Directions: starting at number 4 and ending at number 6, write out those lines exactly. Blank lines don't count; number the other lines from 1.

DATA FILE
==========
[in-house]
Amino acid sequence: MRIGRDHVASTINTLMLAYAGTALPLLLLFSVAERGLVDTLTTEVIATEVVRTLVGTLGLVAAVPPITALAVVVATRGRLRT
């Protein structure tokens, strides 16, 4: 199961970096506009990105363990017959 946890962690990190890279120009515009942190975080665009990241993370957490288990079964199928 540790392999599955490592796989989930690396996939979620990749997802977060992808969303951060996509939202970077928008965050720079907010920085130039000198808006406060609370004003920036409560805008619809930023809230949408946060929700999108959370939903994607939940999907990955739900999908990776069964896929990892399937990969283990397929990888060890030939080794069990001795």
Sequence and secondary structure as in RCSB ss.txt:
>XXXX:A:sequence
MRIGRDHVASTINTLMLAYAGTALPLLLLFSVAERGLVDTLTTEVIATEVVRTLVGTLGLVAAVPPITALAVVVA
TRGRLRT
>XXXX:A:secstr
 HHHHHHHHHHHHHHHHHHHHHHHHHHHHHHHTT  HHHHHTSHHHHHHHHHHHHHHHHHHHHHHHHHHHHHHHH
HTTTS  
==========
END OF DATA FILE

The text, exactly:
Sequence and secondary structure as in RCSB ss.txt:
>XXXX:A:sequence
MRIGRDHVASTINTLMLAYAGTALPLLLLFSVAERGLVDTLTTEVIATEVVRTLVGTLGLVAAVPPITALAVVVA